Affordable housing essay: Affordable housing is everybody’s problem

Homeward Bound Executive Director Brian K. Alexander Photo courtesy of Homeward Bound

Editor’s note: This essay is part of a series in which local experts were asked: “What would it take to solve the Asheville area’s affordable housing problem?”

Our community is facing a crisis. According to a recent study, Buncombe County has an effective zero percent vacancy rate for rental housing. Here at Homeward Bound, we’ve certainly noticed this trend. Every day, our case managers work to find safe, affordable places for our clients to live. Now, however, we simply cannot find those homes.

This situation puts the lives of some of our community’s most vulnerable members at risk. Living on the streets for long periods of time exacerbates chronic behavioral and physical health issues that often lead to premature death.

But the lack of affordable housing doesn’t just affect the most vulnerable. Affordable housing is vital for the homeless veterans who served our country in Afghanistan and Iraq, for the police and firefighters who make our community safe. It’s for the waiter who served you dinner last night, for the small-business owner who sold you a beautiful painting last week, for the nurse who took care of your mother in the hospital.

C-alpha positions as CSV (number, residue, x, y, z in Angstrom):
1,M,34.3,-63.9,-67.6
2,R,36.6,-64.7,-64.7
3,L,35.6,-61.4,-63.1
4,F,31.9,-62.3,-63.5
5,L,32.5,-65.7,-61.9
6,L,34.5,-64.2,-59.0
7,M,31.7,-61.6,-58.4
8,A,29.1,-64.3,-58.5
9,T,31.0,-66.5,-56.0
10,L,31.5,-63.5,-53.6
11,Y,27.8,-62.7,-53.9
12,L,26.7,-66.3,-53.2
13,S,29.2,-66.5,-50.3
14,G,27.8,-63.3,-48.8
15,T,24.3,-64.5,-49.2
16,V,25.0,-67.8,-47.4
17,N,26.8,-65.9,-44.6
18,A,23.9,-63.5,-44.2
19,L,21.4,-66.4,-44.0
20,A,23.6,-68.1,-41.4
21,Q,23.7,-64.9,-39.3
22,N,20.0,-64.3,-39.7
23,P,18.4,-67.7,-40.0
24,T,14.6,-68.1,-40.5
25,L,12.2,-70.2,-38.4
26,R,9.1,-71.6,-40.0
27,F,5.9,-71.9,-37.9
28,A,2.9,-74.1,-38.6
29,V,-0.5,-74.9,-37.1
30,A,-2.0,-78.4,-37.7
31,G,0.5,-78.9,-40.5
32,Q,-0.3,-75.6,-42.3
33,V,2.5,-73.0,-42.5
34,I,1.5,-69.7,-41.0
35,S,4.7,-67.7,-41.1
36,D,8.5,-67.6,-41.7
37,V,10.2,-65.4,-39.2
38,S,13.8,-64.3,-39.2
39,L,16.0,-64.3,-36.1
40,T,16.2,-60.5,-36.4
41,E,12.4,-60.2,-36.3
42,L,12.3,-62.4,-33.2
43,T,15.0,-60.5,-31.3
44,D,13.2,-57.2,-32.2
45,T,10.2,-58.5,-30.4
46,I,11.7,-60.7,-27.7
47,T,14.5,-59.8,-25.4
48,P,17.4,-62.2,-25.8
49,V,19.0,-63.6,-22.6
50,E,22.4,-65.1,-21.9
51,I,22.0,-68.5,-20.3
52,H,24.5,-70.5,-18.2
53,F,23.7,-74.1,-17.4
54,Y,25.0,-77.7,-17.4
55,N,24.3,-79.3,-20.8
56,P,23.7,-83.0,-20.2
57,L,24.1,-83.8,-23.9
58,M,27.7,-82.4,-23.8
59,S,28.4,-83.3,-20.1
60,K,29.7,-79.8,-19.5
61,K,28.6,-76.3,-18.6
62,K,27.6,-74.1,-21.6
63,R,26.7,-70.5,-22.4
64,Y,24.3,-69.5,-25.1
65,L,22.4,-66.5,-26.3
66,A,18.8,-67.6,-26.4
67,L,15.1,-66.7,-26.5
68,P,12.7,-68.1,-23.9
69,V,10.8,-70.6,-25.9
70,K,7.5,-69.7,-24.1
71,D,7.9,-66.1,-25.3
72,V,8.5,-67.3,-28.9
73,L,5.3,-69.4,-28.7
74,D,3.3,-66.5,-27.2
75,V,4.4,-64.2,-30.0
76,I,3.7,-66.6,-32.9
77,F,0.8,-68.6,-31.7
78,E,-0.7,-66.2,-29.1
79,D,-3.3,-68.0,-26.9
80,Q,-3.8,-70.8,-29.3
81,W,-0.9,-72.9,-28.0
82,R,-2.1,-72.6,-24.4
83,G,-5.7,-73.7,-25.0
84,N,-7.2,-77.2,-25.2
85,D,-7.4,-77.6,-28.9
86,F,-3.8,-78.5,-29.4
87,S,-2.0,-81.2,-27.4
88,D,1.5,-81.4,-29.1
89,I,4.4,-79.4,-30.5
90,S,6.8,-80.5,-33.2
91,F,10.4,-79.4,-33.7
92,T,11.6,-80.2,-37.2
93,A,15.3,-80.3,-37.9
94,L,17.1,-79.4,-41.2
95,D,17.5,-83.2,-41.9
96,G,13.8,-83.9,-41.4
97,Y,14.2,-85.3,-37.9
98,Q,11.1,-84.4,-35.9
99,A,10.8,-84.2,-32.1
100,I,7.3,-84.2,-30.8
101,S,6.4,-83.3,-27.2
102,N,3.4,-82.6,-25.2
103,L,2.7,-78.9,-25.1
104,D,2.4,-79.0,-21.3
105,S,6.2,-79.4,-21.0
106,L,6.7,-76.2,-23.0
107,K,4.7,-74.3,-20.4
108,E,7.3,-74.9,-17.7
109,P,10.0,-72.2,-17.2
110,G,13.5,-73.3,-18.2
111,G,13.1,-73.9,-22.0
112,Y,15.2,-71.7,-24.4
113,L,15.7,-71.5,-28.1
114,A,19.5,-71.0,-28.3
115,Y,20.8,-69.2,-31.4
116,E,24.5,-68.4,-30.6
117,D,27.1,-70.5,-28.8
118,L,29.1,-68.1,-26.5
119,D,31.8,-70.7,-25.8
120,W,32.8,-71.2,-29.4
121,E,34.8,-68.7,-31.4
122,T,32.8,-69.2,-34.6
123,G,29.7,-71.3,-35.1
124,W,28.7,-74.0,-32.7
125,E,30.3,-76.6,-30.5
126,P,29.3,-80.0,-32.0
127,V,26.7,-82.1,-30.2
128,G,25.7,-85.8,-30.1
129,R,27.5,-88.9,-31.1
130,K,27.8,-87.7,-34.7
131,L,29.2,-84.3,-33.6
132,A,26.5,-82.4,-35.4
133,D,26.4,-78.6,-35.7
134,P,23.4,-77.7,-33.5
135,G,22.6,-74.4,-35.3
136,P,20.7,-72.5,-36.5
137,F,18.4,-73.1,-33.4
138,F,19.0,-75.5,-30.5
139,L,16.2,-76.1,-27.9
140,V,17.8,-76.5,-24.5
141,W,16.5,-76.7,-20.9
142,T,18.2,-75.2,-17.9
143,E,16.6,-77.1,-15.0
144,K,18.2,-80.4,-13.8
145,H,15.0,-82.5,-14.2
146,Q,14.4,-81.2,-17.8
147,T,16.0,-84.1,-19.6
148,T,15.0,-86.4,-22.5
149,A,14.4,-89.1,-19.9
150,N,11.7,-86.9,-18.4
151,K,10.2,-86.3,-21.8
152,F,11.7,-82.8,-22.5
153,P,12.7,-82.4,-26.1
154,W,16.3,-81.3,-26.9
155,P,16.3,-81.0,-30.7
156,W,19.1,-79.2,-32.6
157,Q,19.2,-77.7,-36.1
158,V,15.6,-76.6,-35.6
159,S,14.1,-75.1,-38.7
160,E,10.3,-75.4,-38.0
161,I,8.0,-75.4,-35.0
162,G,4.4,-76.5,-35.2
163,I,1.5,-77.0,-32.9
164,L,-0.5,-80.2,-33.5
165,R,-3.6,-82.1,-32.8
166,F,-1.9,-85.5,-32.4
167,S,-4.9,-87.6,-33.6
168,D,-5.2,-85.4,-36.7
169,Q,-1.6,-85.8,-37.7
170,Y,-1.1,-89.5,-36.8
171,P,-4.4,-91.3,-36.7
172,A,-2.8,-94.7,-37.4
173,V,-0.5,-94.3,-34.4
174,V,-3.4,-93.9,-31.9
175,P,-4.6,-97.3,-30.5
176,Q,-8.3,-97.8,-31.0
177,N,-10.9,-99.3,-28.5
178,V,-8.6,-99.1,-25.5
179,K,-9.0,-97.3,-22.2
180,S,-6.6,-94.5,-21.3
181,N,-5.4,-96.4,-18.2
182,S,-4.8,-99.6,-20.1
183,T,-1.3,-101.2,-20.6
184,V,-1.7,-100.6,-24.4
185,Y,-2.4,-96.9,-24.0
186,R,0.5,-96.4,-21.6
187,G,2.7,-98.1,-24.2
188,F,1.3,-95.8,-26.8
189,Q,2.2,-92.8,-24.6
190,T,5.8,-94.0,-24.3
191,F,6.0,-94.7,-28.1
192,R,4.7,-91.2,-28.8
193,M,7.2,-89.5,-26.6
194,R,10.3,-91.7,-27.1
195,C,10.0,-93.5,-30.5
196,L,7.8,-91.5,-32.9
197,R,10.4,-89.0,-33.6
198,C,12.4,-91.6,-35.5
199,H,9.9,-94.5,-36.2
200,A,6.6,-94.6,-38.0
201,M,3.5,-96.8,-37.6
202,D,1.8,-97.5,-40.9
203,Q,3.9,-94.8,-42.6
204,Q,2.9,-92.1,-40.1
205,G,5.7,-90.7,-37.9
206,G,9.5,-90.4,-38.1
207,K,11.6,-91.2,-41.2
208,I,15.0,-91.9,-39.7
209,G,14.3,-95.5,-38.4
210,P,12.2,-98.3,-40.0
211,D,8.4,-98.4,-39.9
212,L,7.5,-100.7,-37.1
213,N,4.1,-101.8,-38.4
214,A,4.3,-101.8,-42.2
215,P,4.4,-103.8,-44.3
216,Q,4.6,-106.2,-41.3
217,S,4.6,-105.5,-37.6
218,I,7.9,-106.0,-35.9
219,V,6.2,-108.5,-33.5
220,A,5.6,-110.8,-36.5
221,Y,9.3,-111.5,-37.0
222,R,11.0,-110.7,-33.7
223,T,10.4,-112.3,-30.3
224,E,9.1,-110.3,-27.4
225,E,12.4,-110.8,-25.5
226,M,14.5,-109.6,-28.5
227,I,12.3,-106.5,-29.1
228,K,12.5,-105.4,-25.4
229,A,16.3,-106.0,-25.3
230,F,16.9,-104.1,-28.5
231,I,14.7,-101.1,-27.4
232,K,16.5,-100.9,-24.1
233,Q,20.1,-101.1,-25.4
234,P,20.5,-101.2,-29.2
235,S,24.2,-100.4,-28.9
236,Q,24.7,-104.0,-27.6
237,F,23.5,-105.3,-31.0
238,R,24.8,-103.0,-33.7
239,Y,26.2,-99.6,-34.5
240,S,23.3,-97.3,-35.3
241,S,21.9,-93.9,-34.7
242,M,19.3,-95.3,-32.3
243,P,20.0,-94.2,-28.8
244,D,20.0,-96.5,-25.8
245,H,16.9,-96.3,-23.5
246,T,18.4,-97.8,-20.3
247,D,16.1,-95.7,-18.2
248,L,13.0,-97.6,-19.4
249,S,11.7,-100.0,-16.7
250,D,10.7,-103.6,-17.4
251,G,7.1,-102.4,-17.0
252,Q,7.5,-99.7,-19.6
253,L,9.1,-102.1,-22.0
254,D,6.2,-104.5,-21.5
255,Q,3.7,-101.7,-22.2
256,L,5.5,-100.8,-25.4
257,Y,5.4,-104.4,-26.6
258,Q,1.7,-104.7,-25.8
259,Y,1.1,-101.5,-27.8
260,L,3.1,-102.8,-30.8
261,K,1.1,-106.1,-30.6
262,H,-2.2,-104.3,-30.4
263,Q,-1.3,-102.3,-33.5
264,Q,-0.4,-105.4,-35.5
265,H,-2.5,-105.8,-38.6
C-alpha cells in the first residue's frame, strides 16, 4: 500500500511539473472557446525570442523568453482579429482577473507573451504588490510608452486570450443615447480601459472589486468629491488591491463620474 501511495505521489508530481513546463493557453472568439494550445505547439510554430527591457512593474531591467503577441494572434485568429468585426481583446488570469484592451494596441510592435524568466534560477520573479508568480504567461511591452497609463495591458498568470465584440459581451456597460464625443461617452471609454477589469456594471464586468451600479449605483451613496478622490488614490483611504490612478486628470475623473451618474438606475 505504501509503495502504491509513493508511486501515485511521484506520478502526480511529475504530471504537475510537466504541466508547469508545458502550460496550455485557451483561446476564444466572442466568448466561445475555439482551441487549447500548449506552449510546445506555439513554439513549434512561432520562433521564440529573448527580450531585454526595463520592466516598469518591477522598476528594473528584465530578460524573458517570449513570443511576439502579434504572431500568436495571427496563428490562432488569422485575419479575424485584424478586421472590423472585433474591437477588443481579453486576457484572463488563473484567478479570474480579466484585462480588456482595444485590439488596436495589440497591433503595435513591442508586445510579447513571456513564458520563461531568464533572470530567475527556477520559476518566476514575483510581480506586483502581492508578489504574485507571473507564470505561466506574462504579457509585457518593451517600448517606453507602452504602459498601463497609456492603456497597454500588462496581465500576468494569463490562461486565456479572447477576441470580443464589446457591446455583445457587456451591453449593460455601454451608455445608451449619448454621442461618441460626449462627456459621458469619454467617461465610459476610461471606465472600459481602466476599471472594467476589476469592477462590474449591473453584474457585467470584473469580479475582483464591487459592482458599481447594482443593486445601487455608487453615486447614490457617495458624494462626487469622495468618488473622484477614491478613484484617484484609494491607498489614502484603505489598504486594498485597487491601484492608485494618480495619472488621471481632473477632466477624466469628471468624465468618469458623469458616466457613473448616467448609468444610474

And while you may not believe that you can make a difference in this conversation or be effective in increasing the amount of affordable housing in our community, you can! We need you to advocate for more affordable housing, so that all of our neighbors have safe, affordable places to live. If you know people who own rental properties, encourage them to work with Homeward Bound and other service providers. Talk to your neighbors, and convince them that adding affordable housing units to your neighborhood can make it richer and more diverse.

You can make a difference!

Brian K. Alexander
Executive Director
Homeward Bound of WNC Inc.


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2 thoughts on “Affordable housing essay: Affordable housing is everybody’s problem

  1. The crisis is one of total housing supply; not enough units. and it is caused by the UDO, with its single family zoning, unit density limits, residential height limits, setbacks, and parking requirements.

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